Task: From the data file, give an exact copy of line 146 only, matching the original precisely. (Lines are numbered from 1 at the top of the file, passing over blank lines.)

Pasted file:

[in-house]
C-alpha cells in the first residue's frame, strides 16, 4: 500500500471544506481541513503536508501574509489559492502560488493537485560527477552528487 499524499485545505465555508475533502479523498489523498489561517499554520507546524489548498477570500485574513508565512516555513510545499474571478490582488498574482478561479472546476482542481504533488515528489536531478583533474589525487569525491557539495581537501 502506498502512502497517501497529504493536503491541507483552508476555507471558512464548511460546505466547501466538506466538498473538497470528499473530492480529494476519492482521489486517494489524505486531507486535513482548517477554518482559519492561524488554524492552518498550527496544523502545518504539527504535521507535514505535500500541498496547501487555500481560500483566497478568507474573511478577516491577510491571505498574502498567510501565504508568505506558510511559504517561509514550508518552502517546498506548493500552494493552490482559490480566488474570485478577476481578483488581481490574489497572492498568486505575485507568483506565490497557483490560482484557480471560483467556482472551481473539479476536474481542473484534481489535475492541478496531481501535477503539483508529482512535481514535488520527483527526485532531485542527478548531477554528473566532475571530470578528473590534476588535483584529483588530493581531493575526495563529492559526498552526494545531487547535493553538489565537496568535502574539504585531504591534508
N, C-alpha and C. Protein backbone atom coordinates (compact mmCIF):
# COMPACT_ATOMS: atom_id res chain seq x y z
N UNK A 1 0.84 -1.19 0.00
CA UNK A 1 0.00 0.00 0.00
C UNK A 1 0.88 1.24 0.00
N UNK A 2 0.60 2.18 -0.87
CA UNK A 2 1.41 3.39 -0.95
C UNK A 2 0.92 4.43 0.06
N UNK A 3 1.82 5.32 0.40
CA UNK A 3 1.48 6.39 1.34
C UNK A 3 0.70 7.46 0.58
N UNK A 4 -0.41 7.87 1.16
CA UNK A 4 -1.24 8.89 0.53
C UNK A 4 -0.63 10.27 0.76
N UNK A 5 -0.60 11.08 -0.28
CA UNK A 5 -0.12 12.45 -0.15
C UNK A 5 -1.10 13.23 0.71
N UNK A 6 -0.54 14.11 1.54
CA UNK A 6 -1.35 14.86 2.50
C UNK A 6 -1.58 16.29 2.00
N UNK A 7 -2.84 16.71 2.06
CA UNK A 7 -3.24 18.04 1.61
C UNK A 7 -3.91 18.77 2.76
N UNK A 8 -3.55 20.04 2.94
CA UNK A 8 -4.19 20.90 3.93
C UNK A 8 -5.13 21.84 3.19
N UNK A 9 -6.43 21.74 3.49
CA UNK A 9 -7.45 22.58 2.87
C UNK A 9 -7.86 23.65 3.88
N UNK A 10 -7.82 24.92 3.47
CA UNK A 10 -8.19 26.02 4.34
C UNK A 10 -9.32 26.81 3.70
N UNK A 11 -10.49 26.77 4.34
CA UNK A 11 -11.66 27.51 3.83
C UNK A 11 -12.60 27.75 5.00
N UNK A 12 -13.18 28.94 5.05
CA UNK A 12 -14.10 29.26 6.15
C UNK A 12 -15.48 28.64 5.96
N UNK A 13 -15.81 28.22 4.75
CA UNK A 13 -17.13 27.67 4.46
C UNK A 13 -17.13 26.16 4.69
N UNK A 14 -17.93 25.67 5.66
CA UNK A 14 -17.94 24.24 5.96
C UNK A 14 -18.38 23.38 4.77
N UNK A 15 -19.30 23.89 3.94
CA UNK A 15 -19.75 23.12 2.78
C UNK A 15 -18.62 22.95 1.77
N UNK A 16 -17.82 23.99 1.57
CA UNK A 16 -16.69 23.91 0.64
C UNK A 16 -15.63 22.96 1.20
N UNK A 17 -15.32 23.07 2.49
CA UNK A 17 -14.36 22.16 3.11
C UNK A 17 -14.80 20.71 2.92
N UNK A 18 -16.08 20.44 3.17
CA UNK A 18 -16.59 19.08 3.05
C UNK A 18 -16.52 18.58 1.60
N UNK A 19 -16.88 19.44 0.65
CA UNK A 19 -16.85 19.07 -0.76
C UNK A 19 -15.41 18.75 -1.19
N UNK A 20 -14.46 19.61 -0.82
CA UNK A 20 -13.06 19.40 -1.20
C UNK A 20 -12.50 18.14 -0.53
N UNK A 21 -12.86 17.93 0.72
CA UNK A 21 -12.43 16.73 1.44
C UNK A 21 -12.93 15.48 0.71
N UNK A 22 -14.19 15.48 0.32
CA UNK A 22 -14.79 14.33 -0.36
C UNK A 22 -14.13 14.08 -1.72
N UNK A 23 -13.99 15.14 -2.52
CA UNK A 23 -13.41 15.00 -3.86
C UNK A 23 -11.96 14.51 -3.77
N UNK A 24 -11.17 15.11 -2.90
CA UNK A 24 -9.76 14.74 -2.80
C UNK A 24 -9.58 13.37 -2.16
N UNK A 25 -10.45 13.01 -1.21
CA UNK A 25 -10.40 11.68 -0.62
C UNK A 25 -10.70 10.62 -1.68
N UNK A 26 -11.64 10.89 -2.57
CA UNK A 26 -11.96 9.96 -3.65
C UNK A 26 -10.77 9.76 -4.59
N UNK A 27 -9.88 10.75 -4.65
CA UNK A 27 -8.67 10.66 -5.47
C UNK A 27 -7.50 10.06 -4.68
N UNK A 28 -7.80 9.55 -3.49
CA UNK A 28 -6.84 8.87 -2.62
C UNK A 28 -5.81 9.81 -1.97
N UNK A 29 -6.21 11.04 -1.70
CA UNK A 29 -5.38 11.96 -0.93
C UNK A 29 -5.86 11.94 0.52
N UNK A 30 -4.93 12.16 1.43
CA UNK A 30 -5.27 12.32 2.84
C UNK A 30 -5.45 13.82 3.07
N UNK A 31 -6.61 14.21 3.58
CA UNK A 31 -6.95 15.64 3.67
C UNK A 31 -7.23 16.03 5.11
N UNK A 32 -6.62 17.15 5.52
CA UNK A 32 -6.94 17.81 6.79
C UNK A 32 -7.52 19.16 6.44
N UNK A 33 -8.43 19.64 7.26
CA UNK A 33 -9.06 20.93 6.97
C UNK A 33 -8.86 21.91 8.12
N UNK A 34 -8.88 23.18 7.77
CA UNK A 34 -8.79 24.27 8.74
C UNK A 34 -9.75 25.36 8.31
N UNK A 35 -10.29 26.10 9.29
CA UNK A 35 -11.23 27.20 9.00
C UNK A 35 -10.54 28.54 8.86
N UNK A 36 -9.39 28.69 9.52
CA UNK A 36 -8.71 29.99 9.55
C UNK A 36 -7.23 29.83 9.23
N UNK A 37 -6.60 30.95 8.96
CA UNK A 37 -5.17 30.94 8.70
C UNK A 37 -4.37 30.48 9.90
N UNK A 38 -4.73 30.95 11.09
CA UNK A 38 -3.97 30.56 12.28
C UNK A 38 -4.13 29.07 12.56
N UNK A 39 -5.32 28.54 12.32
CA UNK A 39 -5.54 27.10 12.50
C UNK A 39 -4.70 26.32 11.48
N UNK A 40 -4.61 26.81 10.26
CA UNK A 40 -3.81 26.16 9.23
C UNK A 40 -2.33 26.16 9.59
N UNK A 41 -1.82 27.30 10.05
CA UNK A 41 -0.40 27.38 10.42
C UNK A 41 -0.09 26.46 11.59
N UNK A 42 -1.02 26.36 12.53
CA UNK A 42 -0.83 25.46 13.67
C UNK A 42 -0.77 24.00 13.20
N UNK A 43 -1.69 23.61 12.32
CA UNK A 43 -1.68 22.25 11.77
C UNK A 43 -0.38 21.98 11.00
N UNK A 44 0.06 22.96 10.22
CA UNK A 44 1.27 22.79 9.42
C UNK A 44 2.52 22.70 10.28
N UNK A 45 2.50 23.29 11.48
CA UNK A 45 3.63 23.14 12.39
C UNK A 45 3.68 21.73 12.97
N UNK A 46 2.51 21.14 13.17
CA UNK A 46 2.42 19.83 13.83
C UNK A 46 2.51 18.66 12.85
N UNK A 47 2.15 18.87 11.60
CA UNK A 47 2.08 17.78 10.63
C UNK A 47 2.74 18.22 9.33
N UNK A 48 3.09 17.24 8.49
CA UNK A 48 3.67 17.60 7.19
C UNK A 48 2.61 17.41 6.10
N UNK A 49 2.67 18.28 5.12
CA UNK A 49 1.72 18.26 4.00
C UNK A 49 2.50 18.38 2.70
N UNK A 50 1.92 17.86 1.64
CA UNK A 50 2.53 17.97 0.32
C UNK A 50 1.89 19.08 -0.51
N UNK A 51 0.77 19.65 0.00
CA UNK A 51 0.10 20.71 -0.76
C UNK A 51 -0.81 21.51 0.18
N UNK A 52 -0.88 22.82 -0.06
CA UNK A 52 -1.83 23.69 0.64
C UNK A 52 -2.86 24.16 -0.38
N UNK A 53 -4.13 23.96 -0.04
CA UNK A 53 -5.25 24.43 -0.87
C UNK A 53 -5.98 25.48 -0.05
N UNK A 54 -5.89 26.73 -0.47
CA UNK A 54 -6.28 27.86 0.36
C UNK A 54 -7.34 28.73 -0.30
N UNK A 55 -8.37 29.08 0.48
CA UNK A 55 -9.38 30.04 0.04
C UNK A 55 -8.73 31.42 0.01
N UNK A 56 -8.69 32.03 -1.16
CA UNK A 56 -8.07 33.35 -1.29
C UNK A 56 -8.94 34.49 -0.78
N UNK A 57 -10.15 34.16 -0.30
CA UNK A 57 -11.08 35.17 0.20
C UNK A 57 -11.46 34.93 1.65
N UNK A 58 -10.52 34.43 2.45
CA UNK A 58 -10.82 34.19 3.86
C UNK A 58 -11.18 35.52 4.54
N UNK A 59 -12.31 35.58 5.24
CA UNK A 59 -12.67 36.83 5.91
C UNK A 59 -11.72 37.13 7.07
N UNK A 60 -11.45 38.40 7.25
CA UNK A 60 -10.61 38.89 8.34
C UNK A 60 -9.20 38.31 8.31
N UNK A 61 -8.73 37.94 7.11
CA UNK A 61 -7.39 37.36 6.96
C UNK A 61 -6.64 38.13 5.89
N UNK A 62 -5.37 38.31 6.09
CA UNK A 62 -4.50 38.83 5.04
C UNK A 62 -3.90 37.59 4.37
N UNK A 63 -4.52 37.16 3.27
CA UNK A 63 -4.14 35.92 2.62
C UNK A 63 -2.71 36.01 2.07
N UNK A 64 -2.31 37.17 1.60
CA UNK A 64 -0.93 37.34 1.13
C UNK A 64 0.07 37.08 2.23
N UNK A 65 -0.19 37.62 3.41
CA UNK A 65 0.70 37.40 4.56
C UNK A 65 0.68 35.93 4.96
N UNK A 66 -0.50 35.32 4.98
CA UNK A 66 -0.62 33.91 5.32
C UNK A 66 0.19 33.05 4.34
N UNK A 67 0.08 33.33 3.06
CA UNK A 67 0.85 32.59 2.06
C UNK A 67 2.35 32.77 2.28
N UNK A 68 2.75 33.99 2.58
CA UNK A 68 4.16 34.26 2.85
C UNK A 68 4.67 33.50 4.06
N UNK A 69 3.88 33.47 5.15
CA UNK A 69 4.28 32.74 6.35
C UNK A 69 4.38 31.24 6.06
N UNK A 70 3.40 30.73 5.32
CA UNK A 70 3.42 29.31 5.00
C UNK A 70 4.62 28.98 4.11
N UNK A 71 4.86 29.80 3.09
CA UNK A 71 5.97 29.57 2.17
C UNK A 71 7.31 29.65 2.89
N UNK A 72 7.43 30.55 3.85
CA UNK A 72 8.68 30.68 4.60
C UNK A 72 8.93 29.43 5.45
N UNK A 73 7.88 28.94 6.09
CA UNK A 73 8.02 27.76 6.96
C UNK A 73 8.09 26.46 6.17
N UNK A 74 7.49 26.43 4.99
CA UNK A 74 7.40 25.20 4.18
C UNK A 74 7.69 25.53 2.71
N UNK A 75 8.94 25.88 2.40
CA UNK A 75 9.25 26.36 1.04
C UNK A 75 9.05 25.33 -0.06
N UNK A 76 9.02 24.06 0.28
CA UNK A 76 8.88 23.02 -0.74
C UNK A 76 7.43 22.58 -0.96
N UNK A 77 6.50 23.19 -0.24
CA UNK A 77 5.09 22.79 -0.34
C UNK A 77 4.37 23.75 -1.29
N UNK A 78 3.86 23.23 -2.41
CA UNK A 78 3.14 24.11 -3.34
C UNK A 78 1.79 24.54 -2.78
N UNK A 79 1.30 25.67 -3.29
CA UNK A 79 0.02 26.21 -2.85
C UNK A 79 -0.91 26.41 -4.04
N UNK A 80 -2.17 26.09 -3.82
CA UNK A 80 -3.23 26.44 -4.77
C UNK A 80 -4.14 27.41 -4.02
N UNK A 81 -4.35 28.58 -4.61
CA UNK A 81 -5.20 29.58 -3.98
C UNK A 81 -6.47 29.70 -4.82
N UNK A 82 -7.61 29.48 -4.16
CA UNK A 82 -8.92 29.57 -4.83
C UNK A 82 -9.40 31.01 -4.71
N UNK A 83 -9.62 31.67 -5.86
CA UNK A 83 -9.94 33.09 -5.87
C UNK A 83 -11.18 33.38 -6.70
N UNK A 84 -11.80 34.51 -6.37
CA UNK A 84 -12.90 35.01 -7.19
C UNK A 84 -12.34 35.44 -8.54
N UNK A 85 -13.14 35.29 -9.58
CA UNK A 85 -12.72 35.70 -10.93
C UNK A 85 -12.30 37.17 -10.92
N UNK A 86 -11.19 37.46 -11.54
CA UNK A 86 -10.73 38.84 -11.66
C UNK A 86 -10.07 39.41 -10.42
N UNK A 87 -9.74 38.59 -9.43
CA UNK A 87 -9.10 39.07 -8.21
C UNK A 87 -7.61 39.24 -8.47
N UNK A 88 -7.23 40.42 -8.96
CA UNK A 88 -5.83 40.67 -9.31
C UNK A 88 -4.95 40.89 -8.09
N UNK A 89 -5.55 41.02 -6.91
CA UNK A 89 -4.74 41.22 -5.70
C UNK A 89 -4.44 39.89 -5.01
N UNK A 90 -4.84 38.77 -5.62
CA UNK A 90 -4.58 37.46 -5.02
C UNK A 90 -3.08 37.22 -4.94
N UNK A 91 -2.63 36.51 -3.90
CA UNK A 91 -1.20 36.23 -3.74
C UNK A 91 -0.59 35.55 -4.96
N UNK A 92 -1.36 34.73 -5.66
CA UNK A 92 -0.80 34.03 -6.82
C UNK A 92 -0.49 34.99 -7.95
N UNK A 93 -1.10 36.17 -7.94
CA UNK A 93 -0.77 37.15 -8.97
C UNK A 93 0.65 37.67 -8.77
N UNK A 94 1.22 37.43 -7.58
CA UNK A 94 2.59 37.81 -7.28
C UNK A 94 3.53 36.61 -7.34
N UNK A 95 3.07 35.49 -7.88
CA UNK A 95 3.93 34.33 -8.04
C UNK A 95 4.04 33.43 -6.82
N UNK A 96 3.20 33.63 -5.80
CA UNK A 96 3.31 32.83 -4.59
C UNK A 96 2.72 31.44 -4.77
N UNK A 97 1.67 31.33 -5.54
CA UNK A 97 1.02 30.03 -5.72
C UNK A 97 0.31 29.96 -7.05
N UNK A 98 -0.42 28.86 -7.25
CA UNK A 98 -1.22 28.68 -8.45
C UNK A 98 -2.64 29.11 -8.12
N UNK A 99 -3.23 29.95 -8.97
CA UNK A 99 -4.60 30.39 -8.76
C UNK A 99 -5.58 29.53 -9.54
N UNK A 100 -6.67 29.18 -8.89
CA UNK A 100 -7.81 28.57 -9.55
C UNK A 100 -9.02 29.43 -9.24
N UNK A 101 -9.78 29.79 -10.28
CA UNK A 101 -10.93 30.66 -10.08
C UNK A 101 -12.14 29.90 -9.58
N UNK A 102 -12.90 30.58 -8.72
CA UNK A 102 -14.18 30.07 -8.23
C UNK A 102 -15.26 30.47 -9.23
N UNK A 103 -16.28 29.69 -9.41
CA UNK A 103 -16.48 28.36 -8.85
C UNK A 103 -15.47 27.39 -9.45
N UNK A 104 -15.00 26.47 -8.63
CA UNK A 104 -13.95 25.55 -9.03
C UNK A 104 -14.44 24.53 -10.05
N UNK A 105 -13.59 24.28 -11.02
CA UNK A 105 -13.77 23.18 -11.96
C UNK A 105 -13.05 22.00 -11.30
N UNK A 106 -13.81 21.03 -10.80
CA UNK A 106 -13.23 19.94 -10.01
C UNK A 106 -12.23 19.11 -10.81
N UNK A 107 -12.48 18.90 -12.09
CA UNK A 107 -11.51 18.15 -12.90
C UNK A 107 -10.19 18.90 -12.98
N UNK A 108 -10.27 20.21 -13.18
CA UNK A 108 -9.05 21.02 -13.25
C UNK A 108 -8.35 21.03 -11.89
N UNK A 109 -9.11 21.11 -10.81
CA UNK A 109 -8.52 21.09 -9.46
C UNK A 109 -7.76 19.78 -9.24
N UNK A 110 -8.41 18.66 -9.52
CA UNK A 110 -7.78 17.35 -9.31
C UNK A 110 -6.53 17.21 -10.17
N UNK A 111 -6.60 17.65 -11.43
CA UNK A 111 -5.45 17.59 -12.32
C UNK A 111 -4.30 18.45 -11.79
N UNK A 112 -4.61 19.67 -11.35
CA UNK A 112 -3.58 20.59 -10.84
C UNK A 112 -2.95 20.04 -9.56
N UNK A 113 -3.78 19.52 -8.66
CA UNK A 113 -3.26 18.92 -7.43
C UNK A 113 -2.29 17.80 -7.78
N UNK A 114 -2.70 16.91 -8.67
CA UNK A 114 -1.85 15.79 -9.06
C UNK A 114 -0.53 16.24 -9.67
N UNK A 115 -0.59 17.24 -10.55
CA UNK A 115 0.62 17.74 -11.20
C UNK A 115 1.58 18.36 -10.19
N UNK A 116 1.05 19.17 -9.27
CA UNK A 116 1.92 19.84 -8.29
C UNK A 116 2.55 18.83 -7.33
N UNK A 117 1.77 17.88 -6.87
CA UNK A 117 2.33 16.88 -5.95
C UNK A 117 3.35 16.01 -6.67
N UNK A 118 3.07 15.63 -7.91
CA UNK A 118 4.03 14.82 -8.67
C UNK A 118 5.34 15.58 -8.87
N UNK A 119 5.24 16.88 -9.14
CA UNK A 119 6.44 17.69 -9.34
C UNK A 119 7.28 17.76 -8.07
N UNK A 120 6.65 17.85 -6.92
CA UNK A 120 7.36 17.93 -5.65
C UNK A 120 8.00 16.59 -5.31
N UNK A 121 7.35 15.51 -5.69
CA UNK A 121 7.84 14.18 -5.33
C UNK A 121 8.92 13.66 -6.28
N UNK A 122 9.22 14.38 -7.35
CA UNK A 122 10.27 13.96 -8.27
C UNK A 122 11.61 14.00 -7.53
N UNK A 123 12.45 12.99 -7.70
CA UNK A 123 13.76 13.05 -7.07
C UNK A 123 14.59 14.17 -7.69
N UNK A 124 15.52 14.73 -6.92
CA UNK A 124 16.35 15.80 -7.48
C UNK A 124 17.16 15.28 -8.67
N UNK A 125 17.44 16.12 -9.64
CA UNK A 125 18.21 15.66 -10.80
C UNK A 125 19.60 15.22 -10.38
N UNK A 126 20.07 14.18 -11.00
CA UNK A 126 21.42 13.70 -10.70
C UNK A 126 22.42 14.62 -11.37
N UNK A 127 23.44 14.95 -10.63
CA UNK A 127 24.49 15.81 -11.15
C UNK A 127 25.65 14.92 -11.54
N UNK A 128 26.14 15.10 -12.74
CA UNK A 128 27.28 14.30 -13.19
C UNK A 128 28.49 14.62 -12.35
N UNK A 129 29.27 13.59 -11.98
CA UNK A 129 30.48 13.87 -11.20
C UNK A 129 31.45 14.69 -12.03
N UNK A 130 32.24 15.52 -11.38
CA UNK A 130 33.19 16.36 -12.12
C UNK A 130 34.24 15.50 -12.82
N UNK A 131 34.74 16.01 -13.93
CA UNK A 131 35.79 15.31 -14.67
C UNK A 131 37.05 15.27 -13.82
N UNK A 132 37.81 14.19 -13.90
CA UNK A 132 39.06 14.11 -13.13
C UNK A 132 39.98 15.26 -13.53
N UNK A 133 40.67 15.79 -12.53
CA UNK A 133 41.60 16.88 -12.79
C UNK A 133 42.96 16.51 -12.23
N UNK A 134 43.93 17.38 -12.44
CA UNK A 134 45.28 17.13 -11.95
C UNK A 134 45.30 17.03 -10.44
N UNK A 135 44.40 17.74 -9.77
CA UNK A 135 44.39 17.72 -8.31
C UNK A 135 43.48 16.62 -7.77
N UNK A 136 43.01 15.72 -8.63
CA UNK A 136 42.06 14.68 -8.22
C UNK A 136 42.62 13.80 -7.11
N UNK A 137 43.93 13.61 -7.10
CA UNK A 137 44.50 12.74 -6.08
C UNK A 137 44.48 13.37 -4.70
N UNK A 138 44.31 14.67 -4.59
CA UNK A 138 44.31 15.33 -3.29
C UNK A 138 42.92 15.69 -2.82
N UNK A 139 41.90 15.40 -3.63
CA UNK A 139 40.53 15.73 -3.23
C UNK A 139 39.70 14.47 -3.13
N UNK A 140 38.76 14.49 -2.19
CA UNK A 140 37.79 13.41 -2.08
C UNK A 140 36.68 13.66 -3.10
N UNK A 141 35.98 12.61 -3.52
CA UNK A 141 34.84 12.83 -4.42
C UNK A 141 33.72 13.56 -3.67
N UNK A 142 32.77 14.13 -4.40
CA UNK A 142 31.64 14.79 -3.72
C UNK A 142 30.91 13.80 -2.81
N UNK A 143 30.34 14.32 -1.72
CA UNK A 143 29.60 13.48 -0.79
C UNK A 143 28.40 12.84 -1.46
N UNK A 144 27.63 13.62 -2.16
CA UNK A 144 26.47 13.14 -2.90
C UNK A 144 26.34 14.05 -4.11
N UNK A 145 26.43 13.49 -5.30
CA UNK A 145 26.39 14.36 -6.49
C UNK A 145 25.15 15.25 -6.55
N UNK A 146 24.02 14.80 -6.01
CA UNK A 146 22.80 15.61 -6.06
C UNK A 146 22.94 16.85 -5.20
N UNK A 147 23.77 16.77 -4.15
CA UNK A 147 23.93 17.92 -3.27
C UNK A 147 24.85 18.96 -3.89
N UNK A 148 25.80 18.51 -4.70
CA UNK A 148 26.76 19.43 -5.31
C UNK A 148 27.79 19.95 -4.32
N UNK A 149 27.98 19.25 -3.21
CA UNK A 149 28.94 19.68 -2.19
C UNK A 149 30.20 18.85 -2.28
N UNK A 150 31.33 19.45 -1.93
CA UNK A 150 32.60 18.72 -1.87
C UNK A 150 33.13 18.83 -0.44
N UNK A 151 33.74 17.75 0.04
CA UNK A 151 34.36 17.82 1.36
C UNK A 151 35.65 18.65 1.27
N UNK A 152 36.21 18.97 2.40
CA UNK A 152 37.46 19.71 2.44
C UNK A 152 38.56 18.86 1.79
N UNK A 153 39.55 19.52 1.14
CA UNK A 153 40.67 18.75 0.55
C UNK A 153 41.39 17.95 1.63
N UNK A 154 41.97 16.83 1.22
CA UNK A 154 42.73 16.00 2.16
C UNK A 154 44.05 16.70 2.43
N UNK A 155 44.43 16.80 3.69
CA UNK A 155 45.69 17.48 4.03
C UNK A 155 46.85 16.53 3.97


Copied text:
N UNK A 48 3.09 17.24 8.49